The owner of a hotel in the U.K. has started defamation proceedings against TripAdvisor, requesting the site disclose how it came to determine that the listing of its site warranted a “red flag.” TripAdvisor uses these to mark when it believes a hotel has interfered with traveler reviews.
This is not the first complaint the site has received in this country, according to Brand Republic, which describes the proceedings in this article. In August, the Advertising Standards Authority confirmed to the paper it was investigating TripAdvisor following a complaint from there was a high level of defamatory comments hosted on the site.
This episode is illustrative, of course, of the legal risks involved in global marketing and e-commerce — defamation and freedom of speech are legislated quite differently in the U.K. and U.S.
The suit is also emblematic of how seriously hotels and the travel industry in general take user-generated reviews.
New Algorithms Might Change This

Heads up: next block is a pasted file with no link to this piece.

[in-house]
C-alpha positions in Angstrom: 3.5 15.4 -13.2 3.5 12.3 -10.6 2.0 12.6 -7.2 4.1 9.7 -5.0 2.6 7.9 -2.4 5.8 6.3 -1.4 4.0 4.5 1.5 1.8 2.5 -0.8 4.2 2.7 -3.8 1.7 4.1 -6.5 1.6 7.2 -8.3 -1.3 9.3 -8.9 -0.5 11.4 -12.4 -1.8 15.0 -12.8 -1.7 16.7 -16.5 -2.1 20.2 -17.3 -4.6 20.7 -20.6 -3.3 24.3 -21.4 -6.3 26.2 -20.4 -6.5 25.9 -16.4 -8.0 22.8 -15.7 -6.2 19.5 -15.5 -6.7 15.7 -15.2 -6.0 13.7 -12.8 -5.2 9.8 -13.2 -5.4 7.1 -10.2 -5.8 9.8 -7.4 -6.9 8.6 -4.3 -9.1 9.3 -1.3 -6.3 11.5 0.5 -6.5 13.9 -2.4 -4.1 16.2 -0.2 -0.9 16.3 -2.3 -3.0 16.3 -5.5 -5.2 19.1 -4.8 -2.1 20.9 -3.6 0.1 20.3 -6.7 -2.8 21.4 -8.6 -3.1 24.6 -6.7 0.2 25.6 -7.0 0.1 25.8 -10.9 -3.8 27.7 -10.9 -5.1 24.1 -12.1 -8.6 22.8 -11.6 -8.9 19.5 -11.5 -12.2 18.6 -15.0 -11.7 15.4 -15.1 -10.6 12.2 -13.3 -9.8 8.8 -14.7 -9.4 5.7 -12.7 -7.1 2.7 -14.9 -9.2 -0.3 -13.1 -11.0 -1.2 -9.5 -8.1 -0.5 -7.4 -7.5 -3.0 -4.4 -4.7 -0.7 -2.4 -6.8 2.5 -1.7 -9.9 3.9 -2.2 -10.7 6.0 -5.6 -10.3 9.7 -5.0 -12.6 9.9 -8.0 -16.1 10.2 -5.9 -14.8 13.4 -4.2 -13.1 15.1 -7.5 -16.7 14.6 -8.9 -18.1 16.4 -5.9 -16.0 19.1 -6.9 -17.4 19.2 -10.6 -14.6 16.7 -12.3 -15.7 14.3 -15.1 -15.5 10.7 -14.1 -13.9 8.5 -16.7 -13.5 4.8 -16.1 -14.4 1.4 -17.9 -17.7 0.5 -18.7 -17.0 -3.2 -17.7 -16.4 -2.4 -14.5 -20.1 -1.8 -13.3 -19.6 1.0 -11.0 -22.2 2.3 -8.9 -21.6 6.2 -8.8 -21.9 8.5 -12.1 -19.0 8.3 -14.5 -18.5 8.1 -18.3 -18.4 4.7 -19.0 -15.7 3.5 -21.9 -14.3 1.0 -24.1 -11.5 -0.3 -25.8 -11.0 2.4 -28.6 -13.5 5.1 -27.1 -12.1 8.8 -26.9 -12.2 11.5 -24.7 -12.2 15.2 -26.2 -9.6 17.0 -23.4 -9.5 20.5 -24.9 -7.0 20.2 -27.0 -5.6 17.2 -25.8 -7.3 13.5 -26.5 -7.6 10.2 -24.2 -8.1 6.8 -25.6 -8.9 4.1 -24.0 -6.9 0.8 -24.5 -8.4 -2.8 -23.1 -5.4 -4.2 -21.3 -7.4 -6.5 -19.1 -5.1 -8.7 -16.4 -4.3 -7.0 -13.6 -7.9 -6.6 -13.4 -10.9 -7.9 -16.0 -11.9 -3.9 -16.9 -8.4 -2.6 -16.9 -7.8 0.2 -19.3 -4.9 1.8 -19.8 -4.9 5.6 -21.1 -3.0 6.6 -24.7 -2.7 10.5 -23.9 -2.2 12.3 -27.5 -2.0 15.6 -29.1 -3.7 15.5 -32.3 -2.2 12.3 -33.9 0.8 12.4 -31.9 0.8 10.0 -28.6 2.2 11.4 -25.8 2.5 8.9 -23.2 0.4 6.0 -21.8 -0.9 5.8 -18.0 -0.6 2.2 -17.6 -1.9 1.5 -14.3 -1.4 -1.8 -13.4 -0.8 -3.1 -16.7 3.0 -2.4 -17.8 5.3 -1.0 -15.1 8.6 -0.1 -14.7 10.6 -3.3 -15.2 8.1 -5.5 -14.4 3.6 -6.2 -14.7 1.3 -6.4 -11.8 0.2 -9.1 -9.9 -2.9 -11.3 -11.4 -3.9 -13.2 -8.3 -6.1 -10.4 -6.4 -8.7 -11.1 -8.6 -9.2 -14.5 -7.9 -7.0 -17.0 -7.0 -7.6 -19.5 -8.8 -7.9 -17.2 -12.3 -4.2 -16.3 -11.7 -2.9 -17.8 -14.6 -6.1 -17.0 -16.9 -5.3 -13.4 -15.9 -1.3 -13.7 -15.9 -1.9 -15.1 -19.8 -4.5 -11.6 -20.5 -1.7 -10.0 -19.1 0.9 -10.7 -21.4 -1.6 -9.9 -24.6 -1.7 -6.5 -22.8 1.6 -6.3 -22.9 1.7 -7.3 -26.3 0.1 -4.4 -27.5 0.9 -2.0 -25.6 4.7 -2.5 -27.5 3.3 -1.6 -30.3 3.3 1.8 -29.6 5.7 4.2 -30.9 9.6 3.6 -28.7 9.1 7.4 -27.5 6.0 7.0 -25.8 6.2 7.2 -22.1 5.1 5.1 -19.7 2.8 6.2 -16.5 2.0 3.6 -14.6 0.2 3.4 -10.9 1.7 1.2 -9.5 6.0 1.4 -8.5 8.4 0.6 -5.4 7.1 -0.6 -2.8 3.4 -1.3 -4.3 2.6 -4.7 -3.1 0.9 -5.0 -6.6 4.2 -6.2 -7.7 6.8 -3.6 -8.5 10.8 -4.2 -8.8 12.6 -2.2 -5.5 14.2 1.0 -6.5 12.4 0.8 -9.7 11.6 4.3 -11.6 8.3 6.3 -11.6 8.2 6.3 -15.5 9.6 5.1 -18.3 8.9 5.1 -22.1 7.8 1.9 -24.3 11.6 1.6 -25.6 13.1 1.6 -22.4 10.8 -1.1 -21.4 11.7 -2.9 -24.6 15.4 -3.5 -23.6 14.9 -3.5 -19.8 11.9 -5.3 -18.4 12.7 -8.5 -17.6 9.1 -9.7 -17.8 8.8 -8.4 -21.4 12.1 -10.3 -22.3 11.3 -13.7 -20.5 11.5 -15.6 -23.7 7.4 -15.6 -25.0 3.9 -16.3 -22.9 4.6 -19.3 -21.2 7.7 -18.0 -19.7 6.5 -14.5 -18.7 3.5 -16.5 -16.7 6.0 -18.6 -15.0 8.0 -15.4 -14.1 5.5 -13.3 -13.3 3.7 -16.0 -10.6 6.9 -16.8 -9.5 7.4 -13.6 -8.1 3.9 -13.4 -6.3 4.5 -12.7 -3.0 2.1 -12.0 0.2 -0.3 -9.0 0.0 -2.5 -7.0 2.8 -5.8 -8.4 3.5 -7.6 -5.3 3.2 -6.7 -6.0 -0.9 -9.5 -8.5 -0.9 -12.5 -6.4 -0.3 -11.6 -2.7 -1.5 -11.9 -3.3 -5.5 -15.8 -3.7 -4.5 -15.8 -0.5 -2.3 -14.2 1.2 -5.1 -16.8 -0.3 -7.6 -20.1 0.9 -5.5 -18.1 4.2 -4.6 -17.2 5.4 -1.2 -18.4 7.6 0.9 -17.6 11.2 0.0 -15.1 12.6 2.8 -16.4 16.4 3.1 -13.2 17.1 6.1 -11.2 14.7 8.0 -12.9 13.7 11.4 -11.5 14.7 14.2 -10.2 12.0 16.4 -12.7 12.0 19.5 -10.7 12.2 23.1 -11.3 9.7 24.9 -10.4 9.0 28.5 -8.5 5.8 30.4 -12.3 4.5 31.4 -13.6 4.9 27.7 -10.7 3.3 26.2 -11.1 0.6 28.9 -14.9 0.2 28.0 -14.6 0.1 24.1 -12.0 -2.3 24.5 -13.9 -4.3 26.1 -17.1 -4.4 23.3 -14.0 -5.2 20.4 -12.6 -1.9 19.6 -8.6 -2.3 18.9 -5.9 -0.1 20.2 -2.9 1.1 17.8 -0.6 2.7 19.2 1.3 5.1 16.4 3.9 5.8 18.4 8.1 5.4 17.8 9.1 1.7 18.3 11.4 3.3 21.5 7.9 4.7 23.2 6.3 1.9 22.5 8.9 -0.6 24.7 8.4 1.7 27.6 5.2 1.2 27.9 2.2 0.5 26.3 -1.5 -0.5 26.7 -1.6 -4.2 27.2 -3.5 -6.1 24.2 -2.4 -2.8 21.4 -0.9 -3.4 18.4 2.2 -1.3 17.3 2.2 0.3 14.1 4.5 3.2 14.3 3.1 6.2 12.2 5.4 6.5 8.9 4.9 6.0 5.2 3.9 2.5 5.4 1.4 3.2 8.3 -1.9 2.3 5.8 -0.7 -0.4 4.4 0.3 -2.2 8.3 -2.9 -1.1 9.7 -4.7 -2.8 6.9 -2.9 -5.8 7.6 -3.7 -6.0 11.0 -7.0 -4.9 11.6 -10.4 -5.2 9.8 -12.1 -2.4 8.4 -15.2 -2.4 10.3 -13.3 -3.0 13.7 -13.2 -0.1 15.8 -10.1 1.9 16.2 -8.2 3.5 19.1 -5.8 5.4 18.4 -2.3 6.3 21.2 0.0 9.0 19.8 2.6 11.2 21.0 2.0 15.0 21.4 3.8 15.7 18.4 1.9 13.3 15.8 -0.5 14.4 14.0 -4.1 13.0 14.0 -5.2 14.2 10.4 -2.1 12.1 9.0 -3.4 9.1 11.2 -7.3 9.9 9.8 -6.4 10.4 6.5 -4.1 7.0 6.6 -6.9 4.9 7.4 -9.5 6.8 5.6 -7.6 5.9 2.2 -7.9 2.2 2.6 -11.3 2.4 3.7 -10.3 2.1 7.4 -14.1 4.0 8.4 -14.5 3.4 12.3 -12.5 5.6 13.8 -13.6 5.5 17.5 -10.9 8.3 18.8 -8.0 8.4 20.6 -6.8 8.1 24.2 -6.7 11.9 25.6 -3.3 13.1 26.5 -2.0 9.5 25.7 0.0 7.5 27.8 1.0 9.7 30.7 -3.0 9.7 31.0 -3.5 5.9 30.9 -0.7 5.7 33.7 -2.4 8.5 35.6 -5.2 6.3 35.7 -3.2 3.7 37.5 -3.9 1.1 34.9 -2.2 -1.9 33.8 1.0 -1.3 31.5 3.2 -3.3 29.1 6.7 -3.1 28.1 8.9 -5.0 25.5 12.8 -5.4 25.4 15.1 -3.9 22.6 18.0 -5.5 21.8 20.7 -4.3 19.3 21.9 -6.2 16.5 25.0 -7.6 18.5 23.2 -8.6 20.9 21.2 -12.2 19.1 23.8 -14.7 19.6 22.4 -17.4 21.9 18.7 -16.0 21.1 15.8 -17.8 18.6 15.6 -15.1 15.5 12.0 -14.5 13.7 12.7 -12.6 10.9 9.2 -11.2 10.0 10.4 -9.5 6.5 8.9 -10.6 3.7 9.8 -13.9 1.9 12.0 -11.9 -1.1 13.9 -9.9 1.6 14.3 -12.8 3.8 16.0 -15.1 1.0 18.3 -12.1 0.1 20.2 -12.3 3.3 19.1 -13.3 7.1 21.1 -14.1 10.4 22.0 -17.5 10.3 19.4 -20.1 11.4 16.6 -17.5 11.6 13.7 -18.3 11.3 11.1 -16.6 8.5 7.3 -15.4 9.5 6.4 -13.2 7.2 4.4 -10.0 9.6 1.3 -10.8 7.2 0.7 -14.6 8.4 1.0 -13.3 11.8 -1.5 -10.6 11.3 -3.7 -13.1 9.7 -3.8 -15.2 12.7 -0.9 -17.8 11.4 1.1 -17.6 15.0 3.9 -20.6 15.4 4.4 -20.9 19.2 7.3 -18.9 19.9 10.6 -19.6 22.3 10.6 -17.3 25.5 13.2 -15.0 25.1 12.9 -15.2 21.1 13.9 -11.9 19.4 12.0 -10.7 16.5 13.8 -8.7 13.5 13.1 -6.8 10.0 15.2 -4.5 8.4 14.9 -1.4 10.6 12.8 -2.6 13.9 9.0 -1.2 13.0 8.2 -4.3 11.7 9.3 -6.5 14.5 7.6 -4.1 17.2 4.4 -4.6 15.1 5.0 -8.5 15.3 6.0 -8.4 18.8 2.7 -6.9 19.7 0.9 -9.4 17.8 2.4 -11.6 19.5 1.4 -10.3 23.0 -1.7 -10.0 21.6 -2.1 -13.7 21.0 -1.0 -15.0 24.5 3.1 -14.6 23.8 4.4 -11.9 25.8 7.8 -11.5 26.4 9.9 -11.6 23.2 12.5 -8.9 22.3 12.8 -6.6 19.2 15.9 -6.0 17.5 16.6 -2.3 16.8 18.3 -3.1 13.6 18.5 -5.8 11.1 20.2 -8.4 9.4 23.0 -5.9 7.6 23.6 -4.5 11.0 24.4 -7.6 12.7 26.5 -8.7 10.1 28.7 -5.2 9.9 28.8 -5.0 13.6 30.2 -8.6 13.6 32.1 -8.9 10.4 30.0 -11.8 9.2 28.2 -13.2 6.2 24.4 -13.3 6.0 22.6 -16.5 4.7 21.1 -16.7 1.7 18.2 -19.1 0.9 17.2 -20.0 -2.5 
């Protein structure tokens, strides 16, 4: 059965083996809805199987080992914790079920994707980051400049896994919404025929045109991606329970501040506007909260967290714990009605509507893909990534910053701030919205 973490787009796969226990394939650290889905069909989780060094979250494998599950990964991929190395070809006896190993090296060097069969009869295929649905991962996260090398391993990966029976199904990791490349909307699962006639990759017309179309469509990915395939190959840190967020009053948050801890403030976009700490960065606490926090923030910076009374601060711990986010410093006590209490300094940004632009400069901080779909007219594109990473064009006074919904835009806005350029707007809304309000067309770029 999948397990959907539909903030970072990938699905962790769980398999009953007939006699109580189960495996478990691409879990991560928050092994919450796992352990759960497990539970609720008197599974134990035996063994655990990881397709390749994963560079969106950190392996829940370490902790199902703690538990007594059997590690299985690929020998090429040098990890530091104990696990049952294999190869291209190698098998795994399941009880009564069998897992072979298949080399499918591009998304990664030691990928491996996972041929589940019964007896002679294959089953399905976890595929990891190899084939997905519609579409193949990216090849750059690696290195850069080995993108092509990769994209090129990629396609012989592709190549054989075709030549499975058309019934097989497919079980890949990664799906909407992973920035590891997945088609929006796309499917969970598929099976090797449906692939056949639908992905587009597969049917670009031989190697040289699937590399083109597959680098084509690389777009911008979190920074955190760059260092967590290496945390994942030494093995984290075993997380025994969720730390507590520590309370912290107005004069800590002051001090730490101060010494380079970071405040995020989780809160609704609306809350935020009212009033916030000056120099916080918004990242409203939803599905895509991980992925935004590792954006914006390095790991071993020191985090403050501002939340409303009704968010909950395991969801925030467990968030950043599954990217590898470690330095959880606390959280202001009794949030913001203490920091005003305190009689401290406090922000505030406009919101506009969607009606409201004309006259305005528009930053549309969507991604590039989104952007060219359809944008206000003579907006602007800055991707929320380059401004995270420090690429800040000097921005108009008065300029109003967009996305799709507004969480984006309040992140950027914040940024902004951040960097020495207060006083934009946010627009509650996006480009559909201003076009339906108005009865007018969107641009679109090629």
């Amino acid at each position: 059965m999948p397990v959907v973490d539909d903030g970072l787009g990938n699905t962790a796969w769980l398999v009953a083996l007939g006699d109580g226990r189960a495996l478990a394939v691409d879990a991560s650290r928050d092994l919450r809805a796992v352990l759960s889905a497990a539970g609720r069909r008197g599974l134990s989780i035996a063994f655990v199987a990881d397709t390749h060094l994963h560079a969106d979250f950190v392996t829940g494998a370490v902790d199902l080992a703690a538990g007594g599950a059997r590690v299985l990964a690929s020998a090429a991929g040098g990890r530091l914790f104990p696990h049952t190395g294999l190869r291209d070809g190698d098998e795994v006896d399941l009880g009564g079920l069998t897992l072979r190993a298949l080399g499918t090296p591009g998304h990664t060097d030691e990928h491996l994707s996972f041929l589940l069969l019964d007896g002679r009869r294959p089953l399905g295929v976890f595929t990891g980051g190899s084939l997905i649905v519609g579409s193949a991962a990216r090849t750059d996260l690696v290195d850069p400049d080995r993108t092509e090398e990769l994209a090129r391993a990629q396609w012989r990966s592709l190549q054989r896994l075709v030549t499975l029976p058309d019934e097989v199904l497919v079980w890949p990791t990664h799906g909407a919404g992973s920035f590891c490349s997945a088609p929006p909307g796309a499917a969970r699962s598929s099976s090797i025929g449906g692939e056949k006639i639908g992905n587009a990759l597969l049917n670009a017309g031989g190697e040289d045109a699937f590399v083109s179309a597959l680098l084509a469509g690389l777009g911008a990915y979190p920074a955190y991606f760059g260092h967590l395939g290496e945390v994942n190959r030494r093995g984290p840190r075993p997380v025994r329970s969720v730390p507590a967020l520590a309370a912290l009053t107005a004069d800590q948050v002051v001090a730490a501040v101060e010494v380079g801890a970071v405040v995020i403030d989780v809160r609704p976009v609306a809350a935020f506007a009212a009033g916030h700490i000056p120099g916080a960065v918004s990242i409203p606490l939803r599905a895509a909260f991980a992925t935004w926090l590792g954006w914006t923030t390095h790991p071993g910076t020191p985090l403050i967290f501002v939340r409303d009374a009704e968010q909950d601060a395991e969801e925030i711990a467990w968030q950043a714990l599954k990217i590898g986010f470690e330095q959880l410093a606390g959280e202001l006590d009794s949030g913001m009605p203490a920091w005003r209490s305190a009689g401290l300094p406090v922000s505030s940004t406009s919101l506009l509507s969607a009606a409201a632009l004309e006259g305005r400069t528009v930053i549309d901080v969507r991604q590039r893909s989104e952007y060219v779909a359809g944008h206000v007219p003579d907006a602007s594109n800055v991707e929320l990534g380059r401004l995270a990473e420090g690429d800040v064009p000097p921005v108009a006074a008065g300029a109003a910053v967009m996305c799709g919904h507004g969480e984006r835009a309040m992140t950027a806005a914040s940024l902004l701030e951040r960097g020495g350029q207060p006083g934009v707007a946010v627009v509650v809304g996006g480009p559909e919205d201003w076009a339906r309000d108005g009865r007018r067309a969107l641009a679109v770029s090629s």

TripAdvisor is not unaware of this issue. At the same time, it also has good reason to guard against aggressive hotels that may try to game the review system. A study [PDF] recently published by a team of Cornell University researchers might introduce a certain measure of transparency. They created an algorithm for detecting fake reviewers.
According to the New York Times they have been approached by such companies as Amazon, Hilton, TripAdvisor.
Cornell University researcher Jeff Hancock gave All Things Considered some tips to look for when trying to determine if a review is fake or not.
Fake reviews are more likely to include references to one’s self, and not provide much on specifics, he said. In an example he provided to NPR, the study determined that an extensive review that began: "I recently stayed at the Hyatt Regency in Chicago for business, but extended my stay through the weekend because i loved it!" was fake. A shorter one, however, that began with: "Staff were friendly, room was well kept.." was real.